Now that Gretchen Carlson has settled her claims against former Fox News chairman Roger Ailes for a reported $20 million, many observers lament that her specific allegations of sexual harassment will never come to light, presumably barred by terms of a non-disclosure agreement. Yet she likely would have been barred from sharing her story regardless—thanks to fine print in many employment agreements with large companies.
Known as forced arbitration, powerful companies use “ripoff clauses” to kick complaints brought by consumers and employees out of public court and into secret arbitration. Not only are victims barred from speaking publicly about the harm they suffered, every aspect of their claim is decided by a private firm bought and paid for by the company.
Sound fair? It’s not. A recent federal study revealed that banks and lenders are 10 times more likely to prevail in arbitration than their customers. In employment disputes, the Economic Policy Institute found that employees were 70% more likely to win in federal court over arbitration, and the median recovery for workers in federal court discrimination cases was $176,426, compared to just $36,500 in secret arbitration.
Forced arbitration has become ubiquitous in recent years. As consumers, it is virtually impossible to have a credit card, bank account or student loan without signing away our fundamental right to a day in court. Ripoff clauses are used by 86% of the largest private student loan lenders, 53% of the credit card market, and are found in 99% of payday loan agreements. Perhaps worse, fewer than 7% of the consumers have any idea contracts they signed prevent them from suing in court.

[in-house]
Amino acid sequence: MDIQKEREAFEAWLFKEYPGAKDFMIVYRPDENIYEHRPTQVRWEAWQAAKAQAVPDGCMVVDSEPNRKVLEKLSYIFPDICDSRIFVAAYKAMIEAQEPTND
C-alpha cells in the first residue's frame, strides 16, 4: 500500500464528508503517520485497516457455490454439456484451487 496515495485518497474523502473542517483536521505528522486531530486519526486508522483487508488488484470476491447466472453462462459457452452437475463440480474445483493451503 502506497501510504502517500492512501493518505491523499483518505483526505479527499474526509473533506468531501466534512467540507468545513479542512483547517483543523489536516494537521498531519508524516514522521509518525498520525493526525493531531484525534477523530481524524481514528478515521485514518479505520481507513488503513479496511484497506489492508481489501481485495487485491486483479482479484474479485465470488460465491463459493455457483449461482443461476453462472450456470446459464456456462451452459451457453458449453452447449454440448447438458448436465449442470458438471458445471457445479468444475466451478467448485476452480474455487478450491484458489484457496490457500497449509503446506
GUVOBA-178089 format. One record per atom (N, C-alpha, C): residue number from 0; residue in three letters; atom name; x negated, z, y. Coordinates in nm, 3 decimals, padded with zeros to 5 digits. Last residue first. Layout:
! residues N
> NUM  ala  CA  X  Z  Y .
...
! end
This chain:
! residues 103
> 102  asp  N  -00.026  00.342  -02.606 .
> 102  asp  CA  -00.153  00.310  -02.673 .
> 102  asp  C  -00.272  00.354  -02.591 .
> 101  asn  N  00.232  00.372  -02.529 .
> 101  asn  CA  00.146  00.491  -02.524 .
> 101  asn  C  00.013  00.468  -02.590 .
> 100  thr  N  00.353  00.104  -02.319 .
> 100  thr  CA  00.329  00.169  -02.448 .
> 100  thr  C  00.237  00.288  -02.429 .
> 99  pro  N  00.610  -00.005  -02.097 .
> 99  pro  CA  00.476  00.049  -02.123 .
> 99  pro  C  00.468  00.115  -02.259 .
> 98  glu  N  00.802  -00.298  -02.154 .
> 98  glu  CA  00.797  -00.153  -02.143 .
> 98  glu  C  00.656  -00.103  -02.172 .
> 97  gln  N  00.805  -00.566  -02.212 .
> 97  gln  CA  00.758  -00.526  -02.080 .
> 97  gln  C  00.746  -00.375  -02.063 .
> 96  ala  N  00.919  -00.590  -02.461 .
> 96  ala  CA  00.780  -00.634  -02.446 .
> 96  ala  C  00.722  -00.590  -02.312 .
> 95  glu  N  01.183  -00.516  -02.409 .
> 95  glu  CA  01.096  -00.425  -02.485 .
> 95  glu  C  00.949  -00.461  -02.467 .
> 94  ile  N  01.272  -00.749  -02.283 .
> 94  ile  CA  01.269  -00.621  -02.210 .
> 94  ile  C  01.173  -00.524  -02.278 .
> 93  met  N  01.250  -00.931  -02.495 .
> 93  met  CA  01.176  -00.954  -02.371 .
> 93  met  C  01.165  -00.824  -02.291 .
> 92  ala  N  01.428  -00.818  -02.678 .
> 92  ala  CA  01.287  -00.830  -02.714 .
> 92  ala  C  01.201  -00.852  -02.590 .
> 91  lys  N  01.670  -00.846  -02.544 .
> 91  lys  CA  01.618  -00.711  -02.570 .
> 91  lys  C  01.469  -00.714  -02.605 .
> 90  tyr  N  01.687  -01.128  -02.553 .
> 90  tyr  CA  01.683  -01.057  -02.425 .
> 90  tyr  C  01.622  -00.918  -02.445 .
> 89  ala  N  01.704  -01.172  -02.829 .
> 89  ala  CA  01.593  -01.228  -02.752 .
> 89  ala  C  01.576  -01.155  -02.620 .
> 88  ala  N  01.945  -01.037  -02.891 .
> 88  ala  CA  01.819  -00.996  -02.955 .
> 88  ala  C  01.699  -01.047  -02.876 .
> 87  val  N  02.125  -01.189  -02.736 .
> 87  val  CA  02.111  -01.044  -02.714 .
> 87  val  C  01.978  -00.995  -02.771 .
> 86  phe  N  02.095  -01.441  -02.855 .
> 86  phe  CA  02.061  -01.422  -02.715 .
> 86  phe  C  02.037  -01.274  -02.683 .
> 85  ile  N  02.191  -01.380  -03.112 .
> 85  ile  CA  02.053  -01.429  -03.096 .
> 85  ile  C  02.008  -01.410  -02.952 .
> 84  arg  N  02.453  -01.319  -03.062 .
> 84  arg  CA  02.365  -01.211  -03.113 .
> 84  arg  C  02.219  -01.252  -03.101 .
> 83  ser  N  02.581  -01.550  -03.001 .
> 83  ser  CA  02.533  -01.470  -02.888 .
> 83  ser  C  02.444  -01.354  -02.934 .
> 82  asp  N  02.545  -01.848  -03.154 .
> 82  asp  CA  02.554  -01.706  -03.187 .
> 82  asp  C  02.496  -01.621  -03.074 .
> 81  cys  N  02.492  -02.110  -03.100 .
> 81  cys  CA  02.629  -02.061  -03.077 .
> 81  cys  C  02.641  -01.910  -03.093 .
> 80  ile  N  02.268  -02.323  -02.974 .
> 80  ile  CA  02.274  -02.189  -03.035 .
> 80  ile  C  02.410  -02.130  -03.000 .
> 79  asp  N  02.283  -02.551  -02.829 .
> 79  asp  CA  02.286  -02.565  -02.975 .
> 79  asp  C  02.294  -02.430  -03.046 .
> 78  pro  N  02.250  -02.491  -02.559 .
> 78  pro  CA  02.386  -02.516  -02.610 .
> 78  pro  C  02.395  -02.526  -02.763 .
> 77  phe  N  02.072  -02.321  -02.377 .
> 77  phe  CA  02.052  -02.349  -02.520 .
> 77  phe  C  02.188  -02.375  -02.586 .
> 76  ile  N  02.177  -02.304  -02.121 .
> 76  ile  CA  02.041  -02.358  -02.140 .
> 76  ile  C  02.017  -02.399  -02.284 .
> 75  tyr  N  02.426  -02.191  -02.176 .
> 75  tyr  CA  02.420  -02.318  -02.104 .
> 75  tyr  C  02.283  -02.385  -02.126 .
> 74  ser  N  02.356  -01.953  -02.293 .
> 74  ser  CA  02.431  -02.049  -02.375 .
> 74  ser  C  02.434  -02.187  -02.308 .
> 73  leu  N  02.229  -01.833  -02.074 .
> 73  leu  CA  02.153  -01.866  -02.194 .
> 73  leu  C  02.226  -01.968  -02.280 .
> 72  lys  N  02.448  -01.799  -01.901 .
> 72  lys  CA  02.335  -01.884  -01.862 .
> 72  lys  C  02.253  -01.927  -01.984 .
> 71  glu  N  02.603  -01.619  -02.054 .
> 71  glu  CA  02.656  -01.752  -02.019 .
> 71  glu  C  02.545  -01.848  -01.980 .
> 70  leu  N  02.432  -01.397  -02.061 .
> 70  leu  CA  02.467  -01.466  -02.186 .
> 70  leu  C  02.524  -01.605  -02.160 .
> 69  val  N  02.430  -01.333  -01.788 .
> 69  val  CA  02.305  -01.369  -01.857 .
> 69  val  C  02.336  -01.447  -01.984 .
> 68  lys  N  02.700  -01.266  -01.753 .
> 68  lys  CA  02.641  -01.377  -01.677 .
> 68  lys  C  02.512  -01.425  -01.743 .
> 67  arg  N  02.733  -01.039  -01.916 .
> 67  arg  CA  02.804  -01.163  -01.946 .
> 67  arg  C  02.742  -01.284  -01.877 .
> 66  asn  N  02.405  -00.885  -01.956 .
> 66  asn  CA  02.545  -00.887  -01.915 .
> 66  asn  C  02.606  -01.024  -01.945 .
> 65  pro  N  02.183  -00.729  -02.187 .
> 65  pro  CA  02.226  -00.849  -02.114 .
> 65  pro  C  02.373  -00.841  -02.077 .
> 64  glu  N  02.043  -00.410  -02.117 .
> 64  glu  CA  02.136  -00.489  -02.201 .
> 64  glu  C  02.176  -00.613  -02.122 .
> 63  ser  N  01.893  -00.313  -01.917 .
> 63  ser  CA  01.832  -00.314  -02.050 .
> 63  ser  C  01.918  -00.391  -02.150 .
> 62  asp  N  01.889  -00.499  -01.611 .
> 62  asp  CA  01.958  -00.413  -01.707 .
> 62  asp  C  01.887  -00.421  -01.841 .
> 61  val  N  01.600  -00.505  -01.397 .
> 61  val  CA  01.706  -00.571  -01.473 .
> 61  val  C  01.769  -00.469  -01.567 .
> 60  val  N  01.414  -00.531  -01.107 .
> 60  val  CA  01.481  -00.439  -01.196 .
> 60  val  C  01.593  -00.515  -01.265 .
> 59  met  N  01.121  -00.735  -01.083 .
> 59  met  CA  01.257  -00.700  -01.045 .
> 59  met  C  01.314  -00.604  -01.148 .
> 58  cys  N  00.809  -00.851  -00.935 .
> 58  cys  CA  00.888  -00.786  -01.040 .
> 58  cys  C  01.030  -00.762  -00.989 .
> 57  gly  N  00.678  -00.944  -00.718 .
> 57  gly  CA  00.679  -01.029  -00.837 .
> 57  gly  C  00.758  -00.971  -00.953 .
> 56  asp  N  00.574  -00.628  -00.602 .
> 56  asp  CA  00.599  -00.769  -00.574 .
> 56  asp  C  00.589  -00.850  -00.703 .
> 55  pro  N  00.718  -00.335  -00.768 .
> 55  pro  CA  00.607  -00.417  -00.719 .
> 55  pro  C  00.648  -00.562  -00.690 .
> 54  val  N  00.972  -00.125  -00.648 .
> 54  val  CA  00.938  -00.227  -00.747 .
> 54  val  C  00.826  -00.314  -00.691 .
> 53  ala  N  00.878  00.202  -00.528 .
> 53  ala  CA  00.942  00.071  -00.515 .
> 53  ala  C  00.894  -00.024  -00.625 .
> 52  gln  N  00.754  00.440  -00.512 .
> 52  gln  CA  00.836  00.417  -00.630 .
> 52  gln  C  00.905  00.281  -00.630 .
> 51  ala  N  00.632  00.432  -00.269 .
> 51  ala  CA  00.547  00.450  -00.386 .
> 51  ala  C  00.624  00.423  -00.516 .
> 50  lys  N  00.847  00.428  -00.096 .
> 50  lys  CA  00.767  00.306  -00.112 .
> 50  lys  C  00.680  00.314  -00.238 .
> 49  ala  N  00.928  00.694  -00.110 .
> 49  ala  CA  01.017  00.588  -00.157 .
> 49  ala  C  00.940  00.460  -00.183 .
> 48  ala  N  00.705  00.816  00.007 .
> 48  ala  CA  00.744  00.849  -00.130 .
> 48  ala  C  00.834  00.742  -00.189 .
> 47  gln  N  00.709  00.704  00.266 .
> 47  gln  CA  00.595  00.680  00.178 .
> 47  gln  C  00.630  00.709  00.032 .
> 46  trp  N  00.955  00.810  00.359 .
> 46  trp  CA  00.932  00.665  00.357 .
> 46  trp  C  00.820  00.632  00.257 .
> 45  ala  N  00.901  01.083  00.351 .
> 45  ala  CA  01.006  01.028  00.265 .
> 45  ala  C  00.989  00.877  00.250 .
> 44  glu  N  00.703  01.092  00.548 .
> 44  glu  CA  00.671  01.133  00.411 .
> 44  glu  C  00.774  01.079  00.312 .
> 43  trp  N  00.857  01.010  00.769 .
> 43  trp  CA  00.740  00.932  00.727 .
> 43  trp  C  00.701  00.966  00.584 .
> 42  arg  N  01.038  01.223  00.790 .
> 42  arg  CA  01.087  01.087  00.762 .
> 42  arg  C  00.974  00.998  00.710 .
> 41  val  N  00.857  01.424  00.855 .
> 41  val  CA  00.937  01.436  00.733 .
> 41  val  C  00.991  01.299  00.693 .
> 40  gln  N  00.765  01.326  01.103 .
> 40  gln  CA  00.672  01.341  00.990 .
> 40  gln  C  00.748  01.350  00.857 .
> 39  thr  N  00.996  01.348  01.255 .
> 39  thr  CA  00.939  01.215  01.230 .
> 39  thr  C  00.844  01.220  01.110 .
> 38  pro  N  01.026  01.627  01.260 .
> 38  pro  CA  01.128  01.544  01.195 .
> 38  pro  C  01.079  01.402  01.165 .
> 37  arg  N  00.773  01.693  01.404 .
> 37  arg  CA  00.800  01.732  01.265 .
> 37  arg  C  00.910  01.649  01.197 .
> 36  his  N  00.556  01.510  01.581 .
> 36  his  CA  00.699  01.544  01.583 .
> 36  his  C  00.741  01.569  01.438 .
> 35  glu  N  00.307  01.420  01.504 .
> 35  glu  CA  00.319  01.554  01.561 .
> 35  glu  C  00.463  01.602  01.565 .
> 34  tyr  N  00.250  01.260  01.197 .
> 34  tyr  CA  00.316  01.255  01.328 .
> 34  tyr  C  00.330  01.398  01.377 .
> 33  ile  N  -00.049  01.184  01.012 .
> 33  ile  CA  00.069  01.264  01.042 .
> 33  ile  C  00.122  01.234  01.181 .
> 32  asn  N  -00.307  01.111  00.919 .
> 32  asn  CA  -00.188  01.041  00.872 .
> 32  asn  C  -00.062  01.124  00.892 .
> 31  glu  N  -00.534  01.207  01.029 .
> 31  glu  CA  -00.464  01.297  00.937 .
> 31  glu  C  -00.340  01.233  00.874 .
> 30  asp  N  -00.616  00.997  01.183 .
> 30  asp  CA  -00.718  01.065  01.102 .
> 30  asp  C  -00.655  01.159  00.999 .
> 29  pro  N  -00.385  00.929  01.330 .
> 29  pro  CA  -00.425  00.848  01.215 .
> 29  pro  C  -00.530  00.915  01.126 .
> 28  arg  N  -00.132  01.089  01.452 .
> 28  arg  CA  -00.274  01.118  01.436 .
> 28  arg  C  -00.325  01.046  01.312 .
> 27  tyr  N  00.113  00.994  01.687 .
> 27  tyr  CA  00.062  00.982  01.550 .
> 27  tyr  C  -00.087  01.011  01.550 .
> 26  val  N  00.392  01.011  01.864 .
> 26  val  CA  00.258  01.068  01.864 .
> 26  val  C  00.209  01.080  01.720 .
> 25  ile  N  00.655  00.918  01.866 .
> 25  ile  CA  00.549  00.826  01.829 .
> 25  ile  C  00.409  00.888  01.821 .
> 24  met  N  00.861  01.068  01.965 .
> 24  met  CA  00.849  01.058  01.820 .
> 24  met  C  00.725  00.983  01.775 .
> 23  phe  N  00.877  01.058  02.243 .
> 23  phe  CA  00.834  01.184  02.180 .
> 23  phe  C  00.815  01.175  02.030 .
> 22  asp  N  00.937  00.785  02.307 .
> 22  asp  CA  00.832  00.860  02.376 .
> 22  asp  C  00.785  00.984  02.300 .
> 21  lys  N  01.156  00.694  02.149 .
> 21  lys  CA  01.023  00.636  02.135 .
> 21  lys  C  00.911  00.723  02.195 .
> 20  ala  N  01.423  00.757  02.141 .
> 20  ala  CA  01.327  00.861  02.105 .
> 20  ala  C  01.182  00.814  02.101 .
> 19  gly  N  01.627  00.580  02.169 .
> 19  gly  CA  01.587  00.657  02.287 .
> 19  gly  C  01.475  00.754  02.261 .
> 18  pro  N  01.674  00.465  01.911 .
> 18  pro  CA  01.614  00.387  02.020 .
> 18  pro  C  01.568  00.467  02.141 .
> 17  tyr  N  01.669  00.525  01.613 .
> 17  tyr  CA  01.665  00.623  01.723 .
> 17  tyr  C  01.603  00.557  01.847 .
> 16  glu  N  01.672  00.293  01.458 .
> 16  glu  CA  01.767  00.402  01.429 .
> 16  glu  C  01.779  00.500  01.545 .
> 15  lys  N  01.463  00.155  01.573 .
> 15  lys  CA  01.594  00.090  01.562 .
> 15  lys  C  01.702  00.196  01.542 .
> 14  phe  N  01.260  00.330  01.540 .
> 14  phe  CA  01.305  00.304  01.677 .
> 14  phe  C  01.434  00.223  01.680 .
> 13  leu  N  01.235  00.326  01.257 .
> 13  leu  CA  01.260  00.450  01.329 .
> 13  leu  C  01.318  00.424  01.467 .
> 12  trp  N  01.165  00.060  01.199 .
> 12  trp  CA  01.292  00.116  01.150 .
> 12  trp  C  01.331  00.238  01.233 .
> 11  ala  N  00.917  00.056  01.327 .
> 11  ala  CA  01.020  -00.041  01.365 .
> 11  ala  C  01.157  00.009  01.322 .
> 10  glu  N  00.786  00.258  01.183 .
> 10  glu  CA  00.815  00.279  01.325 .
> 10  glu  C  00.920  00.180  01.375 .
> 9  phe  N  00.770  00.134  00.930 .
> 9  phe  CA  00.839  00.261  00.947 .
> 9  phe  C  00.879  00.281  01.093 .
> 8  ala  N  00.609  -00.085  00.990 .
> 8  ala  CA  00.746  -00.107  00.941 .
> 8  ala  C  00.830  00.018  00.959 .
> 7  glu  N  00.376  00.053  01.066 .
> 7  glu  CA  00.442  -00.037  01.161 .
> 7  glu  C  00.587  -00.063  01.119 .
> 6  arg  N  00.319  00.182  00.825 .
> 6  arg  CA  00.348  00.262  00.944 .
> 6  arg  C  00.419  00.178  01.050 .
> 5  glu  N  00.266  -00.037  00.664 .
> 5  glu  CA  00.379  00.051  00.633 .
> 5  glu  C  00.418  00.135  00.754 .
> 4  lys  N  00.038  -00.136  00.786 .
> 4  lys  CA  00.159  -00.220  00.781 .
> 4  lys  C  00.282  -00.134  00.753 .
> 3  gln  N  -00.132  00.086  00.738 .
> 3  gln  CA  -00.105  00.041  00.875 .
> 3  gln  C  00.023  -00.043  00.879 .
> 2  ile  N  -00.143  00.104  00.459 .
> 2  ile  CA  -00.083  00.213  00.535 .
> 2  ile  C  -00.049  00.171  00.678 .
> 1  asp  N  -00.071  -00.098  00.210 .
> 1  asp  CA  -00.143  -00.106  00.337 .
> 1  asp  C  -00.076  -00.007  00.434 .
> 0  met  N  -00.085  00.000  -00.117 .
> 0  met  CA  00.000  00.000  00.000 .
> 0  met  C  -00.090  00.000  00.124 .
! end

As employees, Americans are often faced with giving up crucial protections under established fair pay, anti-discrimination and other workplace laws or forgoing employment altogether. Self-reported data from 2010 showed that 27% of U.S. companies impose forced arbitration clauses on their employees. With recent Supreme Court decisions expanding the coverage of forced arbitration, that number has likely grown. This enormous legal discrepancy leaves millions of workers vulnerable to discrimination, harassment, wage theft and many other forms of otherwise illegal treatment as a condition of their employment.
One of the most harmful provisions of these rip-off clauses is class action bans, which prevent workers and consumers from joining together in class action lawsuits—one of the most effective vehicles to seek recovery against powerful interests. A 2015 report by a national law firm representing employers found that 43% of companies use class action bans, more than doubling from 16% in 2012.
When workers and consumers are locked out of class actions, very few choose to pursue their claims in arbitration. But even these few must often keep their claims secret, allowing companies to continue breaking the law without consequence and creating a system that rewards violators. As a result, systemic harm—like the allegedly toxic workplace culture at Fox News—is rarely addressed or made public.
The Consumer Financial Protection Bureau (CFPB) recently proposed a rule to protect consumers by restricting the financial industry’s use of forced arbitration. More than 100,000 consumers and 281 consumer, civil rights, labor and small business groups across the country wrote in to support this proposal last month. Twenty employment groups and labor unions, led by the National Employment Law Project, submitted a separate letter in support.
The CFPB is not the first federal agency to address the harm caused by forced arbitration. The Equal Employment Opportunity Commission (EEOC) has long recognized the danger of forced arbitration in employment, with policy statements dating back almost 20 years opposing it. In its 2016 policy statement, the EEOC details how forced arbitration “shields…employment practices from public scrutiny” and “impede[s] the development of the law.” The National Labor Relations Board has also held that class action bans violate federal labor law, a position recently affirmed by the Seventh and Ninth Circuit Courts of Appeal.
Americans should never be forced to trade in their rights just to participate in the workforce or the marketplace—nor should they be barred from sharing their stories publicly. In the wake of Carlson’s settlement with Fox News, let’s not lose sight of the practices that allow this kind of reprehensible behavior to flourish behind closed doors. The CFPB rule is a major step in the right direction; we need broader federal reforms to end forced arbitration altogether.
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